In Stratton Magazine, President Laura Walker provides critical information for prospective Bennington College students.
From Stratton Magazine:
How can students best prepare themselves for educational success at your institution?
Because a Bennington education is student-directed (with robust support from faculty advisors), incoming students can expect to develop as independent, self-determined learners here. Students don’t need to know precisely what they want to study when they begin their college journey, but they should arrive with a drive to explore, grow, and do hands-on work in the world.
What programs are you most excited about for the upcoming year?
We recently launched a new suite of offerings for learners at every stage of their academic lives—from high school seniors to retired professionals. It includes a series of writing courses from Bennington’s acclaimed literature program (modeled after our successful low-residency MFA program), an exciting selection of social justice and public action courses, and the opportunity for anyone to take classes from Bennington core curricular offerings.
The College’s necessary transition to a hybrid model when the pandemic arrived last spring helped accelerate our ongoing efforts to bring a Bennington education to more types of learners in more places. Our initial course offerings this past fall were incredibly popular as many more students chose to take gap years and think creatively about their college paths. They have also opened doors for many mid-career professionals who want to keep growing and learning amid the constraints of this pandemic. In an uncertain world, these courses have been a welcome option for many families.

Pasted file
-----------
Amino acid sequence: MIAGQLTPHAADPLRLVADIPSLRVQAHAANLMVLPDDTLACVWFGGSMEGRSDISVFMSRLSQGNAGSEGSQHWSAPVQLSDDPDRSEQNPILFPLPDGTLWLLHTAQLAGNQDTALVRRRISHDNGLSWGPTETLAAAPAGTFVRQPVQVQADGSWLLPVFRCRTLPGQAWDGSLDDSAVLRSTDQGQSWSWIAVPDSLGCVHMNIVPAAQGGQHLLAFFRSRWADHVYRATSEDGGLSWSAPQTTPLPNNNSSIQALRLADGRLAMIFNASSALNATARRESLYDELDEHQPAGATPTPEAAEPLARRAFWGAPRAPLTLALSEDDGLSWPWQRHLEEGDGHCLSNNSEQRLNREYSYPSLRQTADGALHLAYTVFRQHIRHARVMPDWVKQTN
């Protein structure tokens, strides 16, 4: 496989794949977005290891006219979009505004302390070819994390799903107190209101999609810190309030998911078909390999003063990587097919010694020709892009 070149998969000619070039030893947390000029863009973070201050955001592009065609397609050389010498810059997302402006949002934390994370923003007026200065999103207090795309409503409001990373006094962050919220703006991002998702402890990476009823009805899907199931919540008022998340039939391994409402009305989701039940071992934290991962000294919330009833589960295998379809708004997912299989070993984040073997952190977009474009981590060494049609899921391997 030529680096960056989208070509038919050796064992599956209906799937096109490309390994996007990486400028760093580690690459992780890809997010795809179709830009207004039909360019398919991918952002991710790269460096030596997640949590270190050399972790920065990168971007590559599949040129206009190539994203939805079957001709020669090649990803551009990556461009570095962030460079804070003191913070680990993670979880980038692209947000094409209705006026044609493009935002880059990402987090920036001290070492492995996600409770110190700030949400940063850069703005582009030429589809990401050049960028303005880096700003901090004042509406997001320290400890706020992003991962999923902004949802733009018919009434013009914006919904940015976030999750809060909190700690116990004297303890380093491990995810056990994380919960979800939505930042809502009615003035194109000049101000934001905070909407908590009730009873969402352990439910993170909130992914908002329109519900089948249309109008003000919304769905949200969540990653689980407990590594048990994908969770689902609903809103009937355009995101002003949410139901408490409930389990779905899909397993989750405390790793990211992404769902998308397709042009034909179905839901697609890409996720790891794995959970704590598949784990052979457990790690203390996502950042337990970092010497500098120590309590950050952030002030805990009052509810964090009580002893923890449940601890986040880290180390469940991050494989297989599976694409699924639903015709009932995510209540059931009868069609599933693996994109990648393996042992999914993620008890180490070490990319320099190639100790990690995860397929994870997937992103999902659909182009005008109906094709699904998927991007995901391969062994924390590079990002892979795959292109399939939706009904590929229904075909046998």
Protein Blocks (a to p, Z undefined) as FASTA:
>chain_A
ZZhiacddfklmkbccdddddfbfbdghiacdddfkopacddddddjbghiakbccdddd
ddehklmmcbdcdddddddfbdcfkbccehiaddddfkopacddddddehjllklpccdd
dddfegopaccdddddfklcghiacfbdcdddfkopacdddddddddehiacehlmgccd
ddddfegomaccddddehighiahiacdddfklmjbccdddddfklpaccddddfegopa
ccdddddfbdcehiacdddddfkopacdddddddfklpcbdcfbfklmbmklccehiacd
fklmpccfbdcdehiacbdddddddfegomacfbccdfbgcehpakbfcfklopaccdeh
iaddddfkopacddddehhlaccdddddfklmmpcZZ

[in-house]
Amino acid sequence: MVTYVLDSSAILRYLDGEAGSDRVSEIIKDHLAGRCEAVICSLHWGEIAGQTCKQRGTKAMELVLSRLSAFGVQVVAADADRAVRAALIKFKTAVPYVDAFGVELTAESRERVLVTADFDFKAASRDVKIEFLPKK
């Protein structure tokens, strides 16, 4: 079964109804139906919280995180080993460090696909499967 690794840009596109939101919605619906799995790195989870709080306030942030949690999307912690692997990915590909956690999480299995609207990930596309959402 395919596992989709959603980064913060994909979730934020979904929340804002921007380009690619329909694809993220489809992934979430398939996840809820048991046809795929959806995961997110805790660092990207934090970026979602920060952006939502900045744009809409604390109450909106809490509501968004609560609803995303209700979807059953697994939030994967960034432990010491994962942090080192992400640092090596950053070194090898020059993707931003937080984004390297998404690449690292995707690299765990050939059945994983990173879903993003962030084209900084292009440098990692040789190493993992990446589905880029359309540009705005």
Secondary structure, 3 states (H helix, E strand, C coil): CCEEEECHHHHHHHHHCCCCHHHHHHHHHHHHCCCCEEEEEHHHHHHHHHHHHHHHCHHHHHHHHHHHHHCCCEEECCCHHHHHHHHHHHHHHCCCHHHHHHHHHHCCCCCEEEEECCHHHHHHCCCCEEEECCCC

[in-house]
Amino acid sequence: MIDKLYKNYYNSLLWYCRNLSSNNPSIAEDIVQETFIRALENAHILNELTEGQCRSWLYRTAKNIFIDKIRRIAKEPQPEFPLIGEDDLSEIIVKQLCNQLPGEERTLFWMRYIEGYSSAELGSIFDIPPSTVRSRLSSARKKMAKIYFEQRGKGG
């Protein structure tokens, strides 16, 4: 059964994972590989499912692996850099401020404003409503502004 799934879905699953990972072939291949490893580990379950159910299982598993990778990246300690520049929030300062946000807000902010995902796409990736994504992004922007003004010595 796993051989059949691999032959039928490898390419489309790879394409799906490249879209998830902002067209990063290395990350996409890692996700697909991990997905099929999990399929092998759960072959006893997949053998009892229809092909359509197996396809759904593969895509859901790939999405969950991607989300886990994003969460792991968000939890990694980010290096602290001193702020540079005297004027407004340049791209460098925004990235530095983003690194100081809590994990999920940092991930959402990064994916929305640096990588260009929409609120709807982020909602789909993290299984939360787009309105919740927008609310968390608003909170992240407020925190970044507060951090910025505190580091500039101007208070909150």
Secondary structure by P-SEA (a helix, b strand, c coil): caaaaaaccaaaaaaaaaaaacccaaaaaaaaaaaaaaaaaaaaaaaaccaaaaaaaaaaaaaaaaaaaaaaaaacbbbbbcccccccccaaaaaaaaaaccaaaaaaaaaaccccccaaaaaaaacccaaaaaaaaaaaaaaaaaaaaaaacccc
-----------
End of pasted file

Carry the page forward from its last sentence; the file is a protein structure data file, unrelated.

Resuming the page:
Why is this region a great place to go to college? Who are some of your community partners in creating opportunities for students?
Vermont is home to not only the most accessible and participatory government in the nation, but also a robust culture of community collaboration. The superlative leadership of our public health experts during the COVID-19 crisis, and cooperation at every level, is proof of this collaborative culture. Over the past decade, Bennington has made partnerships with local civic and non-profit groups a top priority, which has strengthened the region and provided countless learning opportunities for our students. Partnerships include an ambitious collaborative project to address food insecurity in Bennington County, which was awarded a Grant from the Andrew M. Mellon Foundation in 2019; extensive research and advocacy to eliminate PFOA contaminants in local drinking water; an initiative to support migrant workers; a successful collaborative effort to convert all the lighting in North Bennington to LED; and a close relationship with Southwest Vermont Medical Center, including most recently an initiative in which Bennington provided 3-D printed face shields to frontline workers. The land that Bennington College sits on was once a working farm and we take seriously our responsibility to cultivate a sustainable relationship with the natural world and our cultural roots. There is perhaps no better example of this than The Robert Frost Stone House Museum in Shaftsbury, which was gifted to the college in 2017 and serves today as a public resource, teaching tool, venue for local arts, and connection to our shared history.